I don't think you need to write a piece that says I am wrong. Football to me is what I feel it is. Just because it's something different to you makes neither of our positions invalid.

Anonymous said...

The key is to look at what you call 'entertaining'. Entertainment, like quality, or beauty, is neither inherent in a thing, nor simply a figment of your mind - it describes your relationship to something else.

It follows that you can make football 'more entertaining' in two ways - changing the football, or changing yourself.

And I think this is the divide that you percieve - the puritans, as you call them, argue that if you found the final boring it's because you're looking at it the wrong way.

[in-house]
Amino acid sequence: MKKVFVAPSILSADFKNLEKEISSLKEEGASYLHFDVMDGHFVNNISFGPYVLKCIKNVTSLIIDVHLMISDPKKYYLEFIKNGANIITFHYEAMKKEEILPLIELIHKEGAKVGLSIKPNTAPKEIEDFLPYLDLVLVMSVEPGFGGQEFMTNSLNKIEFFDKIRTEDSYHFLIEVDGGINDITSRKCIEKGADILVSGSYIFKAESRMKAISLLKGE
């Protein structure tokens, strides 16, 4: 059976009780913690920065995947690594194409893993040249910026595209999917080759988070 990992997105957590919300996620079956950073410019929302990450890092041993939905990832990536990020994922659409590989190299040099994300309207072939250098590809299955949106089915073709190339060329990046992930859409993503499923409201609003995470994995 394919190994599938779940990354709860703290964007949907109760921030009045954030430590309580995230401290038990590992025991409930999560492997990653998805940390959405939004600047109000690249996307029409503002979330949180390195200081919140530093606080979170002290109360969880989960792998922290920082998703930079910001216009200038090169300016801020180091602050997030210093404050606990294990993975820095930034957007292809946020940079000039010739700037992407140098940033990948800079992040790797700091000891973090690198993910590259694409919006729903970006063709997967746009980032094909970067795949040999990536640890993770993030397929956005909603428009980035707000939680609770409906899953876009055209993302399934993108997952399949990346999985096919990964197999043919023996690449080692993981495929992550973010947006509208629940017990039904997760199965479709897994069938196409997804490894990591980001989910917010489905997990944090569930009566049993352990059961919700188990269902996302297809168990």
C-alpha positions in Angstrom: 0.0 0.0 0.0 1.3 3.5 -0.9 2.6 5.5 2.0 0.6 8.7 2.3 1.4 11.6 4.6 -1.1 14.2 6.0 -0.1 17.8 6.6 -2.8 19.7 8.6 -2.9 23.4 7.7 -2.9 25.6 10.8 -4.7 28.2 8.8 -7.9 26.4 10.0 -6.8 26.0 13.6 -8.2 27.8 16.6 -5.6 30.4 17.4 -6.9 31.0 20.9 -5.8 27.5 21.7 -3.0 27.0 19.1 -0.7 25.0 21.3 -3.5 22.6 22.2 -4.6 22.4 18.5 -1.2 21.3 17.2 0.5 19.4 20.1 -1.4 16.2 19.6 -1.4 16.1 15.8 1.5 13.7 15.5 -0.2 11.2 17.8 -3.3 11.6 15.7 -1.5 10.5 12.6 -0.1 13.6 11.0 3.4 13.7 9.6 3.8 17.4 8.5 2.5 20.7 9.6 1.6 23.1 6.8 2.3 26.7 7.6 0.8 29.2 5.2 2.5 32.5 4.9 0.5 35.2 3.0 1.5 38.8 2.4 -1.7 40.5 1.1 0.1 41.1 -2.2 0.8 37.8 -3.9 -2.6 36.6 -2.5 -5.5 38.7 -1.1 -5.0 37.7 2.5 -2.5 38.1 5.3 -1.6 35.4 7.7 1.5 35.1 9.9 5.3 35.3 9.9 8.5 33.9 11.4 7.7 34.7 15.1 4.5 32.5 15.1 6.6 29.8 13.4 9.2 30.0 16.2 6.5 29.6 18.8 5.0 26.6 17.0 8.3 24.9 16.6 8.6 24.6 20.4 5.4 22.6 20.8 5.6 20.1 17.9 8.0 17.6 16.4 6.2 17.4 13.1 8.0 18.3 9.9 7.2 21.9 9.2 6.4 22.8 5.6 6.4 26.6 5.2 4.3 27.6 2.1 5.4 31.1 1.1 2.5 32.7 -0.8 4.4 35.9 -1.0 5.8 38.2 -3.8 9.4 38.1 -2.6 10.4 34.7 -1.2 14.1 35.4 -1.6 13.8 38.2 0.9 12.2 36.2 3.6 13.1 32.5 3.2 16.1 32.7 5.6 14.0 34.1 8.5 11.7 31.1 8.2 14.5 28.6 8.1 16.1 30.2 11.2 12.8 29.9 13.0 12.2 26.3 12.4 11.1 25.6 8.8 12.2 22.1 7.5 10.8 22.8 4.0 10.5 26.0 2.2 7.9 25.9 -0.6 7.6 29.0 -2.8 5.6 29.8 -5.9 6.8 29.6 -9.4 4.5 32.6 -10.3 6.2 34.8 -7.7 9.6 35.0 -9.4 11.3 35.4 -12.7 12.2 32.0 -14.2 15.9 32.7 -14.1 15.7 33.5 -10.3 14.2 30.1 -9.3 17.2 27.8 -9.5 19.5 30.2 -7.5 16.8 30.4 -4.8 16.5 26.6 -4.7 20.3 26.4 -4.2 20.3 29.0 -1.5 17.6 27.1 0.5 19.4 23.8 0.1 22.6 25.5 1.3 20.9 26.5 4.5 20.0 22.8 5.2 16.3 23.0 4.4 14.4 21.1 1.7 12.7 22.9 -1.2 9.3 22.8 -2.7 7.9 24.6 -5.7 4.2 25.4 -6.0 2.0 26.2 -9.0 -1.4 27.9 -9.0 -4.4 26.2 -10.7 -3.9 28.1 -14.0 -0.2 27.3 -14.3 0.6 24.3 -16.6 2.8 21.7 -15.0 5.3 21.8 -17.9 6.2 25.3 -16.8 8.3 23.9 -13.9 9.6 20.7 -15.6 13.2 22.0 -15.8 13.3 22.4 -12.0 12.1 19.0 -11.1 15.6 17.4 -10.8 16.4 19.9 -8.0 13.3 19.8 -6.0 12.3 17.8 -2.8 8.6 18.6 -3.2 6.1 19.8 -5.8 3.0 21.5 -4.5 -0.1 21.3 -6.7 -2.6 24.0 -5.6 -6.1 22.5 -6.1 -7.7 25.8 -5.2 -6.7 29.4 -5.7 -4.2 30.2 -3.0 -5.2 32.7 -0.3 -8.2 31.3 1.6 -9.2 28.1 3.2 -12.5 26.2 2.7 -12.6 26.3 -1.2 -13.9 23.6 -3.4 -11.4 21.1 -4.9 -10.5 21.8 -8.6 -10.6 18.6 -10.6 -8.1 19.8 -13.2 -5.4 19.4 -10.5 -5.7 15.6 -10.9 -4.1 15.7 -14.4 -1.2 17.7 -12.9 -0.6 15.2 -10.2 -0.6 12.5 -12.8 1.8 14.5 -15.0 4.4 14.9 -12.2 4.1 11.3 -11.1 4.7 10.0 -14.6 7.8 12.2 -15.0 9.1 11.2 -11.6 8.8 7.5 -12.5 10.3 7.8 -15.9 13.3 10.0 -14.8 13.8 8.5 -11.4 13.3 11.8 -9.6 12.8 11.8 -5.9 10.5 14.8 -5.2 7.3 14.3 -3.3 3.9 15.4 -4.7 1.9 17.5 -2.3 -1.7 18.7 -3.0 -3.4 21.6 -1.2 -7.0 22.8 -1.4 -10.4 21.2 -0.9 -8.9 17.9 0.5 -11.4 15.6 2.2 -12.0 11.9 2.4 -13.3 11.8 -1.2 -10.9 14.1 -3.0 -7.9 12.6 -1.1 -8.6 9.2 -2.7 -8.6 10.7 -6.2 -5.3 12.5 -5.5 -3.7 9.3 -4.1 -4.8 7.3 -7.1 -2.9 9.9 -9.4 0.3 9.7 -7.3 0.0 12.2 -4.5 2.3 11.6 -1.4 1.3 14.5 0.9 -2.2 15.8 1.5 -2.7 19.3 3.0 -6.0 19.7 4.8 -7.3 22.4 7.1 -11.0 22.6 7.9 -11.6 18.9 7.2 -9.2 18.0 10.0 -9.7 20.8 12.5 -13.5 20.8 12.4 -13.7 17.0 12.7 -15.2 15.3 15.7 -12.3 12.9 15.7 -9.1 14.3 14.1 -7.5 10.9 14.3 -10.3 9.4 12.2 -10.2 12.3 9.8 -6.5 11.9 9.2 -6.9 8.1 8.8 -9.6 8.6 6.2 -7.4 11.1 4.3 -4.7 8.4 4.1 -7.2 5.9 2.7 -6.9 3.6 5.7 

If someone chooses to be entertained only by goals and shots on target they should at least have the self-awareness to see that their disappointment at a 'boring game' is a product of both the game they watched AND themselves.

The puritans implicitly understand that football is as much about them as the game they watch. Those who just want to consume, with as little effort as possible, are the ones who end up disappointed.